Leonard Bernstein Festival of the Creative Arts
Leonard Bernstein Festival of the Creative Arts - Natalia Wiater and Hannah Kressel
The annual Leonard Bernstein Festival of the Creative Arts, held from April 27 to 30, was home to exhibits and performances from more than 300 Brandeis students and alumni, and was free and open to the public. This year’s theme was sustainability, and with the help of the Brandeis Sustainability Fund, the Festival made use of solar power and post-consumer waste paper and provided a vegetarian food truck during Super Sunday, as eating meat increases greenhouse gas emissions. The Festival showcased a variety of music, dance, film and artwork throughout the weekend, all by artists who “engage with ideas that contribute to a sustainable world, or use sustainable methods or materials,” as per the Festival’s website. Works varied from theater productions reimagining traditional plays to sculptures made out of found objects. Whether sustainable material was used in the creative of the art or sustainability was the main theme of the work, this year’s Festival of the Arts was a bright way to enjoy the spring while staying environmentally conscious.
‘hamletmachine’ shocks and excites - Emily Blumenthal
Just as Horatio’s (Dan Souza ’19) blindness makes him unable to see, the audience is also blind to any one interpretation or explanation for the events portrayed in Heiner Muller’s play “hamletmachine.”
HAMLET AND OPHELIA: Hamlet (Raphael Stigliano ’18) and Ophelia (Rebecca Myers ’18) share an intimate moment.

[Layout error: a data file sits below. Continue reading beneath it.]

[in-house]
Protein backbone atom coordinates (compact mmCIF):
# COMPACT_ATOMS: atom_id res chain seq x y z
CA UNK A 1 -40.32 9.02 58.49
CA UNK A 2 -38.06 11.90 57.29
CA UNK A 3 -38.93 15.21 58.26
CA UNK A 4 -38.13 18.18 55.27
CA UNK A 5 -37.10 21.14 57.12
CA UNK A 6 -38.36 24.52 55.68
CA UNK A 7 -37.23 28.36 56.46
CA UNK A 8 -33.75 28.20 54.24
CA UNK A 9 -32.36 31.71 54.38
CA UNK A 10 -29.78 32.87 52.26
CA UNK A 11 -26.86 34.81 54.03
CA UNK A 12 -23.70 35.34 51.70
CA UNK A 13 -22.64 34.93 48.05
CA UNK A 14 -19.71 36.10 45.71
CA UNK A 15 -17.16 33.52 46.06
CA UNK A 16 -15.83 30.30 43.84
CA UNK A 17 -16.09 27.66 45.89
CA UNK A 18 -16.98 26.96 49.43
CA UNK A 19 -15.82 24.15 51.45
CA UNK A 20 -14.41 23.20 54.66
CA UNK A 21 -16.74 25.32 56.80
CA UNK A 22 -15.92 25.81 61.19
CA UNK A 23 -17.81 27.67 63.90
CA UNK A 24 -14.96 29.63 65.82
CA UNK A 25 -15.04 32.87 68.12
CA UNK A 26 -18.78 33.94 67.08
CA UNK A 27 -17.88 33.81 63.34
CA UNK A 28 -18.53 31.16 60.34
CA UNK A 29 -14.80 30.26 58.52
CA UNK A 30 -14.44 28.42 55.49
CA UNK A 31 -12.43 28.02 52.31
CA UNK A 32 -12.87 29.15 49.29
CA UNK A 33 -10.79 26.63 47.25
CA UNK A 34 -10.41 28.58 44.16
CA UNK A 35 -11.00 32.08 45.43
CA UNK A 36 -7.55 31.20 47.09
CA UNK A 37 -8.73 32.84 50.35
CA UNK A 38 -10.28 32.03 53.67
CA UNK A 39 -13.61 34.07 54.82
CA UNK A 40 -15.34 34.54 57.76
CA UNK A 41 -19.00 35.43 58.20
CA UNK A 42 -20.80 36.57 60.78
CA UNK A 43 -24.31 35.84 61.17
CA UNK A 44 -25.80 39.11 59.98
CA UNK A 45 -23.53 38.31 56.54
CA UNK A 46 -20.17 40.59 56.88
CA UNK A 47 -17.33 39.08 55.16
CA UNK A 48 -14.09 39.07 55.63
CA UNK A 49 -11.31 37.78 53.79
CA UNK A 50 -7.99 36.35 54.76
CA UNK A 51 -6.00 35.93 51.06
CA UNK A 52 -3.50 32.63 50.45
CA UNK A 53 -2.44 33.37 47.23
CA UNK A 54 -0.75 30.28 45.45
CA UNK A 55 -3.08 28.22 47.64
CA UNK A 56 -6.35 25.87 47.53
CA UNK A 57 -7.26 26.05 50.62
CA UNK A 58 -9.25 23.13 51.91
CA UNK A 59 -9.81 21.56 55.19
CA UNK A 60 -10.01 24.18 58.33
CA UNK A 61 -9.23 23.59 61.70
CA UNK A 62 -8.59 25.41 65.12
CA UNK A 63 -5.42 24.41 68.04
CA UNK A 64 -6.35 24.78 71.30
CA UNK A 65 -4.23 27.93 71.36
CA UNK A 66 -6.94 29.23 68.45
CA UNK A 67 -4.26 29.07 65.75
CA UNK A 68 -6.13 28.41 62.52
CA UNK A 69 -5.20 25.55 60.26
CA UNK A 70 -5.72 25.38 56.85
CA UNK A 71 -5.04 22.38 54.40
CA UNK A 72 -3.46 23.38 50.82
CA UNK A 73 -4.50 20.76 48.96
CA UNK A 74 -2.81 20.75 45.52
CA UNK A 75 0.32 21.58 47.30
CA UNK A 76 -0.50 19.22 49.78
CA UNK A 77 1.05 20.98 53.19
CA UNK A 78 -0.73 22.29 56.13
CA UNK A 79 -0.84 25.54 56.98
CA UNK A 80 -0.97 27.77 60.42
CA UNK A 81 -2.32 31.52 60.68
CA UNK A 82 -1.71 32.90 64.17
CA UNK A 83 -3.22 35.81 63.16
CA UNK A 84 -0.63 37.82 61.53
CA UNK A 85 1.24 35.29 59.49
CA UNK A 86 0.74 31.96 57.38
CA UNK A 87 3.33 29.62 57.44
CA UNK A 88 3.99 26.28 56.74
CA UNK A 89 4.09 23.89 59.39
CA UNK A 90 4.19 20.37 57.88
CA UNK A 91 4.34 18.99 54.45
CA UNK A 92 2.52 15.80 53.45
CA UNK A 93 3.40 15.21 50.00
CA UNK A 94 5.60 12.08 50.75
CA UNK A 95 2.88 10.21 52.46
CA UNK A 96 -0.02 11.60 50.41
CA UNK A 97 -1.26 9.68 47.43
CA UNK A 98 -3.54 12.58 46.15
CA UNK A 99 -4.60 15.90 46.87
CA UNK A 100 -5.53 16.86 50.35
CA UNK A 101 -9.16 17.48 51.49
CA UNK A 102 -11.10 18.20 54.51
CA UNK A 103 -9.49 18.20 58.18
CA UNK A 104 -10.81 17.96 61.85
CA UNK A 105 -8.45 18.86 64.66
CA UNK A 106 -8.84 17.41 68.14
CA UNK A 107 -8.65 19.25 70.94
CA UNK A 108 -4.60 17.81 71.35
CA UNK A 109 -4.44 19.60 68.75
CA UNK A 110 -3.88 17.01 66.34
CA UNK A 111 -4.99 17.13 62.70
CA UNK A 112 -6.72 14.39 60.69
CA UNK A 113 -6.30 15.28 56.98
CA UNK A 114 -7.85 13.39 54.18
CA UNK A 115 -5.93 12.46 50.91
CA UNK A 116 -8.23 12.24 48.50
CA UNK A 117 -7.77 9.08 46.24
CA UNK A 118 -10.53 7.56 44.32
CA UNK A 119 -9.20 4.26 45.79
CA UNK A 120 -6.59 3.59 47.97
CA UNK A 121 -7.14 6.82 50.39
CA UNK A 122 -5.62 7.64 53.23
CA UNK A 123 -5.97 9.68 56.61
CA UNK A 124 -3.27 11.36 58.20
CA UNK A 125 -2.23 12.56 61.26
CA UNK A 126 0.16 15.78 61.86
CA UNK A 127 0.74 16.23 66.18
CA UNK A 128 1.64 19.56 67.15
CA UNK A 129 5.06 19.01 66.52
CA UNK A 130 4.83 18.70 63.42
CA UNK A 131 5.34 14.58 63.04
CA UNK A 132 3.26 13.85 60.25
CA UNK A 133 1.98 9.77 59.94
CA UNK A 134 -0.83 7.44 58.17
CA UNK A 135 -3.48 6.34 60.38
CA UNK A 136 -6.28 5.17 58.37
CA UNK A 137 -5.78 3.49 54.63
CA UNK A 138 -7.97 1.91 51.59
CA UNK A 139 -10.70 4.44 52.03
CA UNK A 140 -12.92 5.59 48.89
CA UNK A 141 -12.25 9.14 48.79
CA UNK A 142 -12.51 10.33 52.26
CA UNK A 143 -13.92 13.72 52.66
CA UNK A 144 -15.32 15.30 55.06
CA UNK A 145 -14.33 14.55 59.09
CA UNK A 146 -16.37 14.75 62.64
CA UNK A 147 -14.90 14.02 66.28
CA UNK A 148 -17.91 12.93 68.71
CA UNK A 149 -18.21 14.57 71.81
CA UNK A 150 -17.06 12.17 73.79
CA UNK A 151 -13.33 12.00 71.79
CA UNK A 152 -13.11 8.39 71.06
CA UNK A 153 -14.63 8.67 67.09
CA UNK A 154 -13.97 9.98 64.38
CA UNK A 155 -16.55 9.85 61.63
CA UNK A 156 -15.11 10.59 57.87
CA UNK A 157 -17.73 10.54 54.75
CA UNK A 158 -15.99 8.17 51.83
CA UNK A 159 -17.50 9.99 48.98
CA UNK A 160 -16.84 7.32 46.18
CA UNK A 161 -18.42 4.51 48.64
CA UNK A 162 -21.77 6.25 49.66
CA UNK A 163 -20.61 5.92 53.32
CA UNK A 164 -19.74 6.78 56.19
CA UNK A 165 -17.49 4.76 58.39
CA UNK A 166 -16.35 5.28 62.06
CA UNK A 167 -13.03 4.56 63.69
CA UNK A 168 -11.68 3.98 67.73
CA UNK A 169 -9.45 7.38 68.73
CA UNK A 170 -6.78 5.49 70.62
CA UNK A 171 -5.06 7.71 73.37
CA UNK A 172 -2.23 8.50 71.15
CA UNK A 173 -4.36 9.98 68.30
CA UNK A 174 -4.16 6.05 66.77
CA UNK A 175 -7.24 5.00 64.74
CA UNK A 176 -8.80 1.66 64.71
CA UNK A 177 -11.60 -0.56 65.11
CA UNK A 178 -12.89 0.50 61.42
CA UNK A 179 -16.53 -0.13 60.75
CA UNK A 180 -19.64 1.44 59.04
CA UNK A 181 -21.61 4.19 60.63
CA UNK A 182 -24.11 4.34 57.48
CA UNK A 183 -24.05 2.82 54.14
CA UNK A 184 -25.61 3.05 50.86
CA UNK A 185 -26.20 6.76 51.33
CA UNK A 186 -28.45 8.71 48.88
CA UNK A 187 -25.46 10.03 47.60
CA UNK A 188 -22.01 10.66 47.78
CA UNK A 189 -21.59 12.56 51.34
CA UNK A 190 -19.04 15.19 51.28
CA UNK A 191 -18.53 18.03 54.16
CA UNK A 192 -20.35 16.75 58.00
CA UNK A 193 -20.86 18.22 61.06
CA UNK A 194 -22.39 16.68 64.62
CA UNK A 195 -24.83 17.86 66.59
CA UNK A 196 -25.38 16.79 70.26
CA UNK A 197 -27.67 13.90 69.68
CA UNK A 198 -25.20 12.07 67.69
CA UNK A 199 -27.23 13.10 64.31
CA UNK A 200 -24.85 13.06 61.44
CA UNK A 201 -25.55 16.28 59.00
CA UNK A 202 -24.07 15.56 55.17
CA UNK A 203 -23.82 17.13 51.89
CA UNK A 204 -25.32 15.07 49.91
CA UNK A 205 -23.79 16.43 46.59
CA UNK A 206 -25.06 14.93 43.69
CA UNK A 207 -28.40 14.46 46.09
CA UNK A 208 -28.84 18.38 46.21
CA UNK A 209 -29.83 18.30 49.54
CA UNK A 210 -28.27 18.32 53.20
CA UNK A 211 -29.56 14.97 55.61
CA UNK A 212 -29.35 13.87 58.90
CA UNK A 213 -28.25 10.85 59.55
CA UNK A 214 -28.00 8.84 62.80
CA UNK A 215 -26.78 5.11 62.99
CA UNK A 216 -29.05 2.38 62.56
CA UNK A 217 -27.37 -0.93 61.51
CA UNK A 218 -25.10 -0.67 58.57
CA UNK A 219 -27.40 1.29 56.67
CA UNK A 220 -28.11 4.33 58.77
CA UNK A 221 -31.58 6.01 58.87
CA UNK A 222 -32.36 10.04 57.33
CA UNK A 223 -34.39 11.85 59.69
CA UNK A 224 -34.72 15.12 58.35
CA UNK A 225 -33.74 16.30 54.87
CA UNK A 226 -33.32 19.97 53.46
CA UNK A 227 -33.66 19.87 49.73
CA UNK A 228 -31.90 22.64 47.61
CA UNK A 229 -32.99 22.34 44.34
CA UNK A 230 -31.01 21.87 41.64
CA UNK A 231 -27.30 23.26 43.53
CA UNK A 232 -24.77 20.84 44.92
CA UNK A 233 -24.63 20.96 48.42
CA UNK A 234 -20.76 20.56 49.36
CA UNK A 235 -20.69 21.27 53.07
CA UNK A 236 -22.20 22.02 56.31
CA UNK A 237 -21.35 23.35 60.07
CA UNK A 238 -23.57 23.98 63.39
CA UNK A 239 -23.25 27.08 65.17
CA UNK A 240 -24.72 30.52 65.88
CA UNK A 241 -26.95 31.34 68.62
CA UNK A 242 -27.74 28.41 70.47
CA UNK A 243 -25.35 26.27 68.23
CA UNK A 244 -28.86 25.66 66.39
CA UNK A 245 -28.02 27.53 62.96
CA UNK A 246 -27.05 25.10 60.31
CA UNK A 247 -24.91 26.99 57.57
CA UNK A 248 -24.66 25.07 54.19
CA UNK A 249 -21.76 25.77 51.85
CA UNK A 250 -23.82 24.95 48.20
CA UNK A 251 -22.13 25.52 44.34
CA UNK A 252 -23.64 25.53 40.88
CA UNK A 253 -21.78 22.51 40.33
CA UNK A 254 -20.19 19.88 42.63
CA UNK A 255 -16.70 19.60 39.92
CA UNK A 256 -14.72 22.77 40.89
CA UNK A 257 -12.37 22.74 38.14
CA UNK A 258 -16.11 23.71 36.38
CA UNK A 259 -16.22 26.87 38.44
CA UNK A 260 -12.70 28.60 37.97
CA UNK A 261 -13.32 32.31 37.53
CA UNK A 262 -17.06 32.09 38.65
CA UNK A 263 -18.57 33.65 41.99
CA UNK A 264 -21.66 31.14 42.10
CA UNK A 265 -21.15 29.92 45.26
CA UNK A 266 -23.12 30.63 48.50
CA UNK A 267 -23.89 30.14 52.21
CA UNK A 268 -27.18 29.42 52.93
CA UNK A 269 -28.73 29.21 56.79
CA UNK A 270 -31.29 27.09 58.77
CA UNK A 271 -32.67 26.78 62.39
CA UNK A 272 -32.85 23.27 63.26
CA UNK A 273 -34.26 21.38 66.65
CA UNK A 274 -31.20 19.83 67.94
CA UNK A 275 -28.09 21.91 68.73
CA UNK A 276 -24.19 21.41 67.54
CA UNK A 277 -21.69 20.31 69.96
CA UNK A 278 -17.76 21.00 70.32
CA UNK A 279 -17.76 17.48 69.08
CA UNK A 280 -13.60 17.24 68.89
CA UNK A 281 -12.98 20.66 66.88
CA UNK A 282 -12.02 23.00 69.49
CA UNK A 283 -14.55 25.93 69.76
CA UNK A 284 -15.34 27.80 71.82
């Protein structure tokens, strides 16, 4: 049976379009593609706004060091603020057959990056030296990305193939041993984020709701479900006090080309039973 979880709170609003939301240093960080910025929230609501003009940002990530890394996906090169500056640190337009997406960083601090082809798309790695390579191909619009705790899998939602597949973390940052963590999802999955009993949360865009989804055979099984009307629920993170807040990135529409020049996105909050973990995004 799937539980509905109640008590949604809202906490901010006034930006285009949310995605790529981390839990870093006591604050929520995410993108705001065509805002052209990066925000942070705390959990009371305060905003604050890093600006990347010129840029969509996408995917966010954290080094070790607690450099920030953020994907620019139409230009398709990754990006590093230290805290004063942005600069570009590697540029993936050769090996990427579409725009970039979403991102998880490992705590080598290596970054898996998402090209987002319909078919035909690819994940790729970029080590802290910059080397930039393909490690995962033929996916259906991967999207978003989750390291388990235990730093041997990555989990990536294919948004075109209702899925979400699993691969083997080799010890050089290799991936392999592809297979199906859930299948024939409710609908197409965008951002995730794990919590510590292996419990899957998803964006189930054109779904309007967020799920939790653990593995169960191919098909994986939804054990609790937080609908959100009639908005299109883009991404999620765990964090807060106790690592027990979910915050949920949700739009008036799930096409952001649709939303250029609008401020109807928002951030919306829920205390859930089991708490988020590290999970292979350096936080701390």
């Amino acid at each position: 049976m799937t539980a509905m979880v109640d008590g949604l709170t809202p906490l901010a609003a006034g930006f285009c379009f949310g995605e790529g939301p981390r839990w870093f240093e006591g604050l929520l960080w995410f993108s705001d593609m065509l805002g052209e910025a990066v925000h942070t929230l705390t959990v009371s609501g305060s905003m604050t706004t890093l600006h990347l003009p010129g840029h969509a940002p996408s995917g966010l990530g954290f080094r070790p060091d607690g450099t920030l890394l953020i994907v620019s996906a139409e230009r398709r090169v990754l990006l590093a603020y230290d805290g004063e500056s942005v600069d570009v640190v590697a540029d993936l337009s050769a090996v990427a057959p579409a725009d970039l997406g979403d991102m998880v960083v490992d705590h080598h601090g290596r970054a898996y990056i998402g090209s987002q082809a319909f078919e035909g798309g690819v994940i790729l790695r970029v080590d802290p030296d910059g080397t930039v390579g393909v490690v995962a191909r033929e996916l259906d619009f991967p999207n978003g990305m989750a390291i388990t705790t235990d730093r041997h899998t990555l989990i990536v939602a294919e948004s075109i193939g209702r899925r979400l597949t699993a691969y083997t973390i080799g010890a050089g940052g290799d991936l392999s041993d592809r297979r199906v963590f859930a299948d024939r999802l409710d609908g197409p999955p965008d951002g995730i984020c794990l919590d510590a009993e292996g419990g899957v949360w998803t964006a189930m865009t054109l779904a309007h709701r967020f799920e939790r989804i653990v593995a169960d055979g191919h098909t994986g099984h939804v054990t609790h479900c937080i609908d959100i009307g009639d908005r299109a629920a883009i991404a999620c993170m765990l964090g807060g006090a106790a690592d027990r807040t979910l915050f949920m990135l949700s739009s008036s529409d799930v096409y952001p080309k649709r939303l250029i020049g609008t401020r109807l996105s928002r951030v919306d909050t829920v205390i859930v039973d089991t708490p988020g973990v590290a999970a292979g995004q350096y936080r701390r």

LULLING LADIES: The three actors walked with mesmerizing coordination, adding to the lulling qualities of their voices.
The production, directed by Dylan Hoffman ’18 and featuring a score by Abram Foster ’19, was a strange and confusing mashup of Shakespeare and revolutionary ideals. The play had no cohesive plot but was rather a number of monologues which were loosely connected by their themes of revolution and rebirth.
In one scene, Ophelia (Becca Myers ‘18) appears to have been raped and begins her monologue by saying that she never again wants to be touched by another man. She is tormented by the horror of being violated and wants to take back the world she gave birth to. Ophelia could be representing Mother Nature, as she wants to give birth to a new world that is not violated by the industry and climate change which is destroying her.
In another monologue, we see Hamlet (Raphael Stigliano ’18) moving around the stage menacingly with the ensemble (Emma Cyr ’19 and Sophia Massidda ’20) following his every move. Though the ensemble copies Hamlet, they move around the stage in a crouched position, as if they are animals.
Though this sequence could have many interpretations, one is that the ensemble symbolizes the masses following a Communist dictator unquestioningly, like animals.
Throughout the show, Horatio bears witness to all of the events occurring, first completely blind, and later with the new eyes that he eventually receives.
Initially, he is focused only on his own torment, but he then becomes an outside witness to the pain of others, which only hurts him further. He repeatedly cries out in pain, because, even when he can see, he cannot stop the horrors of the world.
The three wayward sisters - Emily See
Wayward took part in the Festival of the Arts this weekend as a fantastic performance. Performed in Merrick Theater in Spingold on both Friday and Sunday at 7 p.m., Wayward was directed by Ayelet Schrek ’17 and made possible due to a grant from the Office of the Arts. Having a unique take on the story of “Macbeth” and the three wayward sisters, Wayward was written over span of three years by Schrek. The performance consisted of three amazing performers who walked barefoot throughout the duration of the night, creating complete silence so voices could be heard to the full extent.